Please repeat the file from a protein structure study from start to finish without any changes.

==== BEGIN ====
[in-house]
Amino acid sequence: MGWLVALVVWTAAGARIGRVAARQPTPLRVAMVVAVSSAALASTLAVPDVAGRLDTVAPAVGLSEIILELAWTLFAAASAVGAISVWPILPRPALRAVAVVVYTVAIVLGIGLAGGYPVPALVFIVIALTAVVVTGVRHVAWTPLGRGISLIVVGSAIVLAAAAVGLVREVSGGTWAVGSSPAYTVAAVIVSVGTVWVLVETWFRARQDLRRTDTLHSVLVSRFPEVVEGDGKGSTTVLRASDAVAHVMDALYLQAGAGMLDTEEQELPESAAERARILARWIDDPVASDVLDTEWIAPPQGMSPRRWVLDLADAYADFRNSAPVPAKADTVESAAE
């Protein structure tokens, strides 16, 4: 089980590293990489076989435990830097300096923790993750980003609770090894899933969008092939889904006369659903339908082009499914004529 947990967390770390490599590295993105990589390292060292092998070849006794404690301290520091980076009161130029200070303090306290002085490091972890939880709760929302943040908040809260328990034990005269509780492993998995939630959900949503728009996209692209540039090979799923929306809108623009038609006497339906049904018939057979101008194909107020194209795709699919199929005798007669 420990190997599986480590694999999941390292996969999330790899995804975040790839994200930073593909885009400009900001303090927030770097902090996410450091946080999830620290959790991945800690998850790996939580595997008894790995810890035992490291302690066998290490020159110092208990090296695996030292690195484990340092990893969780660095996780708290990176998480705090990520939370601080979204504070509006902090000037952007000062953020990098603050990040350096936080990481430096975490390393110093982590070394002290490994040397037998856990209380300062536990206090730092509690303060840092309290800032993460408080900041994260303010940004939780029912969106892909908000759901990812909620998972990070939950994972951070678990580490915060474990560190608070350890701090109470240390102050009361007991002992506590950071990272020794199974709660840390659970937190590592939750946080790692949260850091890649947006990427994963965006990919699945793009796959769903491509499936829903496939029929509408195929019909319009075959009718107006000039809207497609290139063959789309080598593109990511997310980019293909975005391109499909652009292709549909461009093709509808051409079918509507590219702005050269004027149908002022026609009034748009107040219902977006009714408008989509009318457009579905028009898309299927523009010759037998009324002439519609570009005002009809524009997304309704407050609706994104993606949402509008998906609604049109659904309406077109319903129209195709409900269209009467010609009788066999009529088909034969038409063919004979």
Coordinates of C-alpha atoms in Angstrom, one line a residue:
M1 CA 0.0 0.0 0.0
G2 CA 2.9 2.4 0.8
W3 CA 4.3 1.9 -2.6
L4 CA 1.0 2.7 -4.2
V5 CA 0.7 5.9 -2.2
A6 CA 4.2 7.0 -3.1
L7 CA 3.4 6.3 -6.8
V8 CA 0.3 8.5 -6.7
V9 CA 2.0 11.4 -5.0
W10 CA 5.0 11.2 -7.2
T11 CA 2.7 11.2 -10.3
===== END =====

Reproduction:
[in-house]
Amino acid sequence: MGWLVALVVWTAAGARIGRVAARQPTPLRVAMVVAVSSAALASTLAVPDVAGRLDTVAPAVGLSEIILELAWTLFAAASAVGAISVWPILPRPALRAVAVVVYTVAIVLGIGLAGGYPVPALVFIVIALTAVVVTGVRHVAWTPLGRGISLIVVGSAIVLAAAAVGLVREVSGGTWAVGSSPAYTVAAVIVSVGTVWVLVETWFRARQDLRRTDTLHSVLVSRFPEVVEGDGKGSTTVLRASDAVAHVMDALYLQAGAGMLDTEEQELPESAAERARILARWIDDPVASDVLDTEWIAPPQGMSPRRWVLDLADAYADFRNSAPVPAKADTVESAAE
């Protein structure tokens, strides 16, 4: 089980590293990489076989435990830097300096923790993750980003609770090894899933969008092939889904006369659903339908082009499914004529 947990967390770390490599590295993105990589390292060292092998070849006794404690301290520091980076009161130029200070303090306290002085490091972890939880709760929302943040908040809260328990034990005269509780492993998995939630959900949503728009996209692209540039090979799923929306809108623009038609006497339906049904018939057979101008194909107020194209795709699919199929005798007669 420990190997599986480590694999999941390292996969999330790899995804975040790839994200930073593909885009400009900001303090927030770097902090996410450091946080999830620290959790991945800690998850790996939580595997008894790995810890035992490291302690066998290490020159110092208990090296695996030292690195484990340092990893969780660095996780708290990176998480705090990520939370601080979204504070509006902090000037952007000062953020990098603050990040350096936080990481430096975490390393110093982590070394002290490994040397037998856990209380300062536990206090730092509690303060840092309290800032993460408080900041994260303010940004939780029912969106892909908000759901990812909620998972990070939950994972951070678990580490915060474990560190608070350890701090109470240390102050009361007991002992506590950071990272020794199974709660840390659970937190590592939750946080790692949260850091890649947006990427994963965006990919699945793009796959769903491509499936829903496939029929509408195929019909319009075959009718107006000039809207497609290139063959789309080598593109990511997310980019293909975005391109499909652009292709549909461009093709509808051409079918509507590219702005050269004027149908002022026609009034748009107040219902977006009714408008989509009318457009579905028009898309299927523009010759037998009324002439519609570009005002009809524009997304309704407050609706994104993606949402509008998906609604049109659904309406077109319903129209195709409900269209009467010609009788066999009529088909034969038409063919004979």
Coordinates of C-alpha atoms in Angstrom, one line a residue:
M1 CA 0.0 0.0 0.0
G2 CA 2.9 2.4 0.8
W3 CA 4.3 1.9 -2.6
L4 CA 1.0 2.7 -4.2
V5 CA 0.7 5.9 -2.2
A6 CA 4.2 7.0 -3.1
L7 CA 3.4 6.3 -6.8
V8 CA 0.3 8.5 -6.7
V9 CA 2.0 11.4 -5.0
W10 CA 5.0 11.2 -7.2
T11 CA 2.7 11.2 -10.3